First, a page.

12/2021: Tadfin™ (tadalafil and finasteride capsule)
The FDA is reviewing Veru’s Tadfin™ a combination of tadalafil 5mg and finasteride 5mg for benign prostatic hyperplasia. Tadfin is seeking approval via the 505(b)2 pathway using Eli Lilly’s Cialis® (tadalafil) and Merck’s Proscar® (finasteride) as its reference products.7 Both tadalafil and finasteride are available generically.

12/2021: CHS-1420 (Humira® biosimilar)
Coherus Biosciences is seeking approval from the FDA for CHS-1420, a biosimilar of AbbVie’s Humira® (adalimumab). Coherus reported positive results from a Phase 3 study of CHS-1420 back in 2017. The results demonstrated similarity between CHS‑1420 and Humira.8 If approved, Coherus plans to launch the adalimumab biosimilar in the U.S. on or after July 2023.

12/22/2021: dextroamphetamine transdermal system (ATS)
The FDA is reviewing Noven Therapeutics’ dextroamphetamine transdermal system (ATS) for treatment of attention deficit hyperactivity disorder (ADHD) in patients six years of age and older. Dextroamphetamine transdermal system is a patch formulation of the amphetamine in four dosage strengths delivered over nine hours. Dextroamphetamine transdermal system demonstrated significant improvements in ADHD symptoms, as measured by the Swanson, Kotkin, Agler, M-Flynn, and Pelham Scale (SKAMP) total score when compared to placebo.9 Similar products include Noven’s Daytrana® (methylphenidate transdermal systems) and generic dextroamphetamine capsules.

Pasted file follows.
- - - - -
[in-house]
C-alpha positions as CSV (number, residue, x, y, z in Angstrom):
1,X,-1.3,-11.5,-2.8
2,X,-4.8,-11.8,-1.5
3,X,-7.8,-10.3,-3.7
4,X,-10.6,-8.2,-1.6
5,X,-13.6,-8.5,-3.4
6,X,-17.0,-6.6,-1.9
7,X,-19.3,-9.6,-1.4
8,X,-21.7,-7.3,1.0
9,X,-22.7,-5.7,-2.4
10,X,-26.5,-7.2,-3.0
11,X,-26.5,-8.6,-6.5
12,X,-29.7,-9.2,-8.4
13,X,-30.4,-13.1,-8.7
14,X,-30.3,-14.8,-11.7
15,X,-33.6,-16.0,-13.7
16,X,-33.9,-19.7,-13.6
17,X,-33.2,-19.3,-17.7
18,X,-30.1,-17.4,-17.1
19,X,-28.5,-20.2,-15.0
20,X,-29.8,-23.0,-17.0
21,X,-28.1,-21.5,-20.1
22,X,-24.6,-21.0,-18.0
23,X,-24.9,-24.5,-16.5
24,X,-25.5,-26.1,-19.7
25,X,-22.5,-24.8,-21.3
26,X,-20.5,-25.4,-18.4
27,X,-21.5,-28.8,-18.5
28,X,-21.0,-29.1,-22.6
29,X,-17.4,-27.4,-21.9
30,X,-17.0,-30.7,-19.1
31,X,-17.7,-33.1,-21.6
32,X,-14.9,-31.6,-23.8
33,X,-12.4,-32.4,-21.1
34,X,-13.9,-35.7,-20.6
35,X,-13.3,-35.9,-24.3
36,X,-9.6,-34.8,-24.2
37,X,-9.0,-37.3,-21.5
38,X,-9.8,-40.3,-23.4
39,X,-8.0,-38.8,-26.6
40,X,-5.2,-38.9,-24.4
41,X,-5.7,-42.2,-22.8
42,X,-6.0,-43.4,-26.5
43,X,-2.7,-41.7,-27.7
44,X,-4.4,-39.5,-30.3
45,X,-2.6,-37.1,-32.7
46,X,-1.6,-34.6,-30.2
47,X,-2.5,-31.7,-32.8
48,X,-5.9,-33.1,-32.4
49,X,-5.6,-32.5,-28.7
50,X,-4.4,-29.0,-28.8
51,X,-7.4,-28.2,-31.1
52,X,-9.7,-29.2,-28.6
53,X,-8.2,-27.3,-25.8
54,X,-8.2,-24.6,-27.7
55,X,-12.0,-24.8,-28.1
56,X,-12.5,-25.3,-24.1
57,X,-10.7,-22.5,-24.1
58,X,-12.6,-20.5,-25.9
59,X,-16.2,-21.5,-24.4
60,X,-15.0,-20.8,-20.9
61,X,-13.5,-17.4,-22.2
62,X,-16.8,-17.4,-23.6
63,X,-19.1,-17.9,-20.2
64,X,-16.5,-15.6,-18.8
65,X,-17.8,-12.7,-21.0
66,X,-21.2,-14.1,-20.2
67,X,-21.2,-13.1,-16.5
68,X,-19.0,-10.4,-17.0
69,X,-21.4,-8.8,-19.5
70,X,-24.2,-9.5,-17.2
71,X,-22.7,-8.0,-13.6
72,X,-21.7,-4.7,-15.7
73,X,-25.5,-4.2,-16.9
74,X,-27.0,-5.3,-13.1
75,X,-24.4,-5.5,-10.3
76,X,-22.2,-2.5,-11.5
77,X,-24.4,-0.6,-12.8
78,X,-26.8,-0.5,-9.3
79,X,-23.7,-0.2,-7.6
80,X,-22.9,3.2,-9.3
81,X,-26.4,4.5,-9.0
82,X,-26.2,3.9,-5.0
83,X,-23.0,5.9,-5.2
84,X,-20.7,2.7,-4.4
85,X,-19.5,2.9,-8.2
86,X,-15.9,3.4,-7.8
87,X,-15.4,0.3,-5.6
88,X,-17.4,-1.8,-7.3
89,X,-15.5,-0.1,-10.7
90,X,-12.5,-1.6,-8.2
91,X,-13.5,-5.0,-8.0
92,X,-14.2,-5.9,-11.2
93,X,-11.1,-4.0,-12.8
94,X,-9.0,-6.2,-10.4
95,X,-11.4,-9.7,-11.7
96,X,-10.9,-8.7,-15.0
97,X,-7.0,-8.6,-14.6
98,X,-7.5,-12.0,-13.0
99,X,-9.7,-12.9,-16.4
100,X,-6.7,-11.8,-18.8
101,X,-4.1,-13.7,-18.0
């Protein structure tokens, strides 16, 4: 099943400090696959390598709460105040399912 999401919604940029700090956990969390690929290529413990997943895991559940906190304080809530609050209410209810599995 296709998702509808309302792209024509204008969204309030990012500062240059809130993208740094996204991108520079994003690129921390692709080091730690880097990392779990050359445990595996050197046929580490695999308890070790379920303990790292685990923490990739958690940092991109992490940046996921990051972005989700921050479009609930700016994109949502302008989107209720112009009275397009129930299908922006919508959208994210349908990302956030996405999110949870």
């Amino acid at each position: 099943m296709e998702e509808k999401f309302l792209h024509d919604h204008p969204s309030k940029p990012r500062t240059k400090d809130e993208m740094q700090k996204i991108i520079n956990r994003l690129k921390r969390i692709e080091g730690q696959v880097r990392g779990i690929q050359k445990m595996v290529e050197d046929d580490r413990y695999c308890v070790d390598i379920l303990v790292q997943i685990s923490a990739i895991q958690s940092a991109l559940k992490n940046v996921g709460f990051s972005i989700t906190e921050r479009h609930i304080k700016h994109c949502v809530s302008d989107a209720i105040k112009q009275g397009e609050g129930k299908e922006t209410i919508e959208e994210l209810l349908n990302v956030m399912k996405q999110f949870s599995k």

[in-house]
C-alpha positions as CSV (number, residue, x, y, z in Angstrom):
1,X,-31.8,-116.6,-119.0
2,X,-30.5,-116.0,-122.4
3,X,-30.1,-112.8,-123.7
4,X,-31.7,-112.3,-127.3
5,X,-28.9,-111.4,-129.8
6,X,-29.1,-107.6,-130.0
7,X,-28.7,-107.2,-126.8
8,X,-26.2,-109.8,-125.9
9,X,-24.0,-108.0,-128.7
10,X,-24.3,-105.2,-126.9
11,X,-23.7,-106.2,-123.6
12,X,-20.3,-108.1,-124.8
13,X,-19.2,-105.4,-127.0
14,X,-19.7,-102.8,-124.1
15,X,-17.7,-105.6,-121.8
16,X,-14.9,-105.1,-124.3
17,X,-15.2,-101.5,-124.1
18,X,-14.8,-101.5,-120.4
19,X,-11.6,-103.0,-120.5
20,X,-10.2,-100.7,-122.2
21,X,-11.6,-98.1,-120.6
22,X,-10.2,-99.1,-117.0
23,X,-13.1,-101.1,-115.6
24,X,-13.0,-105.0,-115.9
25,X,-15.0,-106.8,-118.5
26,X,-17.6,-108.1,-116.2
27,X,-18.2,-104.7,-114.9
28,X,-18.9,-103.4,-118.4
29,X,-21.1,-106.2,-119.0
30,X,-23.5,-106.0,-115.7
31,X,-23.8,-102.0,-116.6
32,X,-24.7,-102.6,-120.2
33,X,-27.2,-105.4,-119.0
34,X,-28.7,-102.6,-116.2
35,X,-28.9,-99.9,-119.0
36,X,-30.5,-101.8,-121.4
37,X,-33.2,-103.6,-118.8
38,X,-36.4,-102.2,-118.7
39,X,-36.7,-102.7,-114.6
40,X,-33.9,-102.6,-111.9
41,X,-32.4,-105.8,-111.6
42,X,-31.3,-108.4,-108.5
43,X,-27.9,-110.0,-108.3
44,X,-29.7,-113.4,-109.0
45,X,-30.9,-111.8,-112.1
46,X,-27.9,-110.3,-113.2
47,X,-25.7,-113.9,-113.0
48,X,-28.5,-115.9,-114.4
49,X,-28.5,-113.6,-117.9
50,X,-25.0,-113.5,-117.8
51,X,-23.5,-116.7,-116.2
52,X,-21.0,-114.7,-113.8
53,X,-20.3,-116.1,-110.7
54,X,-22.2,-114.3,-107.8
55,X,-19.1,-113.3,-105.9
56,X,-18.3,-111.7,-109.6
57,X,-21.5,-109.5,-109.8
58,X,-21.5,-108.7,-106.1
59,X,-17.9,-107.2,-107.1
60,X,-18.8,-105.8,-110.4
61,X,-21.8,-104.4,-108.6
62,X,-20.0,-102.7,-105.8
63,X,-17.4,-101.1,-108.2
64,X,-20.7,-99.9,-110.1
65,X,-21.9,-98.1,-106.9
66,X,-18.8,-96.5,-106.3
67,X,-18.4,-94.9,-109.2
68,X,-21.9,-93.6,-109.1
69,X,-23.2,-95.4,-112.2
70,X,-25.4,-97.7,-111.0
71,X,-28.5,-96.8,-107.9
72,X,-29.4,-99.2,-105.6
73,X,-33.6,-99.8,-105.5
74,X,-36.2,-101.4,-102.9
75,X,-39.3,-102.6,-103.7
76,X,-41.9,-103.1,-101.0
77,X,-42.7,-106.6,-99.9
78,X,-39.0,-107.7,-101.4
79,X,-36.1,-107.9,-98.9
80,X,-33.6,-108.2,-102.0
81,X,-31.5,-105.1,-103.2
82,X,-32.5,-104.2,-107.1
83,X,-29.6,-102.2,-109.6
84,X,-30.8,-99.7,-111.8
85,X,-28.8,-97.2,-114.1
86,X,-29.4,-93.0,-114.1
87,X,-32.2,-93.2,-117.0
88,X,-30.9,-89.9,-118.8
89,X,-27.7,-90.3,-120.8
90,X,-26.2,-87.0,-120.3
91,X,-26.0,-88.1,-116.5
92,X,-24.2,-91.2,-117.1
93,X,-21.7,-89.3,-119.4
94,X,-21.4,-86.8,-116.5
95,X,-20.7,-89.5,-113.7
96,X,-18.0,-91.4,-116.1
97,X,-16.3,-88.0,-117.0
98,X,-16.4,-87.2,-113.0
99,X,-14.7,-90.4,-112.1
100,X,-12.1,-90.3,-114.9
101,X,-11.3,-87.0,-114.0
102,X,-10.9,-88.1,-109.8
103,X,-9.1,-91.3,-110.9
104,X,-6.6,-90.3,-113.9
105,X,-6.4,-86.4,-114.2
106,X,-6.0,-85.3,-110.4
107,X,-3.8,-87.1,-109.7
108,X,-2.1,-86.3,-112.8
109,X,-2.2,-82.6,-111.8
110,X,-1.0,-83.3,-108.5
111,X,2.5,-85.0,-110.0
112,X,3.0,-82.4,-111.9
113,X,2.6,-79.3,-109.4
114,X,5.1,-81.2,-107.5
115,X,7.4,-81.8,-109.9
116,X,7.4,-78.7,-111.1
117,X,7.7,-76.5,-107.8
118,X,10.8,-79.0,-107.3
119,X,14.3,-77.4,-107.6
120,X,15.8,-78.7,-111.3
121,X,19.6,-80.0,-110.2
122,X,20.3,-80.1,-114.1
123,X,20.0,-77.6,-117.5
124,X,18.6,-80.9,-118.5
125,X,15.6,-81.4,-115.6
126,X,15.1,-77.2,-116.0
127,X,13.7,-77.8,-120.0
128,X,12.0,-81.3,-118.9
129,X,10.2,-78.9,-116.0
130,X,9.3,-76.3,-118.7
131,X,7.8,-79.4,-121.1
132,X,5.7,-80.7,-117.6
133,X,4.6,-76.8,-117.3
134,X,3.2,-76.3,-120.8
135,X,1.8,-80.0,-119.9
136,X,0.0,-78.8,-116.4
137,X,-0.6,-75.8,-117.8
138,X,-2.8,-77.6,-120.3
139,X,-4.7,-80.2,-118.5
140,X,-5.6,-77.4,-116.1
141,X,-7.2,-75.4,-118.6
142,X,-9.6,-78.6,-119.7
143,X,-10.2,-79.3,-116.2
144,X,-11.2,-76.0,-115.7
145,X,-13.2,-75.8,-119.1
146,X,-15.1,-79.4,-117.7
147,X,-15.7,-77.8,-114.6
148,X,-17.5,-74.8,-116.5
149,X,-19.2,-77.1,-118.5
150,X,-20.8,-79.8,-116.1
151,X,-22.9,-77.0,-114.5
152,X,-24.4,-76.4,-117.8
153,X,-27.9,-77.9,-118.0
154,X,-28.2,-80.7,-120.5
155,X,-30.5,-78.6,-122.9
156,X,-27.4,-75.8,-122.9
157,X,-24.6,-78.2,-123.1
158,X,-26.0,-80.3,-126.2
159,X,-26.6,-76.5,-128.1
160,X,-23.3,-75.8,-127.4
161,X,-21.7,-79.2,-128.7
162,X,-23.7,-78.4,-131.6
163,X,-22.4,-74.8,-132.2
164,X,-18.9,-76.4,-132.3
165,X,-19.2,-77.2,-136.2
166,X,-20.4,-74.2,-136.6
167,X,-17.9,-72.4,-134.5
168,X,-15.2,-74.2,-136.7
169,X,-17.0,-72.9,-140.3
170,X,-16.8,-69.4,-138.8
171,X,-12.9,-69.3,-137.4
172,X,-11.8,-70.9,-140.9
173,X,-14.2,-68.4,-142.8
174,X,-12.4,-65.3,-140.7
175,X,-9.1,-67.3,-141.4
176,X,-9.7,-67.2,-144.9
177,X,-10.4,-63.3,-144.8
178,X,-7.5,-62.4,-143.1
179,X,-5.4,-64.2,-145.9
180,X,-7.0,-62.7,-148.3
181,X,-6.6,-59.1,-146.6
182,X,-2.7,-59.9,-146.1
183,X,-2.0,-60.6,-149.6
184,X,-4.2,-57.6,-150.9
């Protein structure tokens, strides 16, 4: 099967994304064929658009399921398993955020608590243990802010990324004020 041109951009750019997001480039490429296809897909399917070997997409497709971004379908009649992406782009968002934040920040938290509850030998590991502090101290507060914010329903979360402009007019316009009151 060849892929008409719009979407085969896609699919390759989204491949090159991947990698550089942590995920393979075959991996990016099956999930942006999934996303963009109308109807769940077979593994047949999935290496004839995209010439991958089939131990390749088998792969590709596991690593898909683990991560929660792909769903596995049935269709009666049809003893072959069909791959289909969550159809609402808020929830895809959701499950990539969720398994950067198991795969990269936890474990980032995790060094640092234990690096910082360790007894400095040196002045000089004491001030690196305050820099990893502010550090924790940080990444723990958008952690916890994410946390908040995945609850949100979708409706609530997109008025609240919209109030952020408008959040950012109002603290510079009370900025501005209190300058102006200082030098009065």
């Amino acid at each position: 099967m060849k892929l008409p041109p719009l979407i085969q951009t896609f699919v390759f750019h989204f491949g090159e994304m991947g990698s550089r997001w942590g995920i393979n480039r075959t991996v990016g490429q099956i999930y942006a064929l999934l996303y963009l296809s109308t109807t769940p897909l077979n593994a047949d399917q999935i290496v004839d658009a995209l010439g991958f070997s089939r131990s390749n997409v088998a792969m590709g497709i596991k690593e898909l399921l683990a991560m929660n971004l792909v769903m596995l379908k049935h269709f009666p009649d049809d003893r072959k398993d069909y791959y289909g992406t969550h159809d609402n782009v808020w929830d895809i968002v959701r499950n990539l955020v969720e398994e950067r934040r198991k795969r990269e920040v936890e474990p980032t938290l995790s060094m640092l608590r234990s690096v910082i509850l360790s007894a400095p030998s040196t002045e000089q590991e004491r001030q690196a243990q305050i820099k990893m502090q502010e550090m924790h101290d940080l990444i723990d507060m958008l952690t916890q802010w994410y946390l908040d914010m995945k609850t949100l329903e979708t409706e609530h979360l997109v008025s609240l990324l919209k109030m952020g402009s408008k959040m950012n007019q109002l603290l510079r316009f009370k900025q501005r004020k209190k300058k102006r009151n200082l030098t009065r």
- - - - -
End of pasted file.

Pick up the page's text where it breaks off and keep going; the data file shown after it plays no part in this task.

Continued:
12/24/2021: Libervant® (diazepam buccal film)
The FDA is reviewing Aquestive Therapeutics’ Libervant, a soluble buccal film formulation of the benzodiazepine using Aquestive’s PharmFilm technology for rapid oral treatment of acute uncontrolled seizures, or seizure clusters, in refractory patients with epilepsy on stable regimens of antiepileptic drugs. A dose crossover study comparing the buccal film to Bausch’s Diastat® (diazepam rectal gel) demonstrated comparable bioavailability in maximal plasma concentrations, area under the curve and time to maximal concentrations.10 If approved, Libervant may not be able to launch immediately due to Neurelis’ Valtoco® (diazepam nasal spray) seven years of orphan drug exclusivity for this indication. Similar products include Bausch’s Diastat® (diazepam rectal gel), Neurelis’ Valtoco® (diazepam nasal spray), and UCB’s Nayzilam® (midazolam).

While the information in this newsletter is from sources we believe to be reliable, we do not warrant that the information in this document is free from error. Use it only as a guide. Statements regarding drugs or manufacturers are not intended as promotion; those statements should not be used to make assumptions about formulary status. Each trademarked drug name is the property of its respective owner.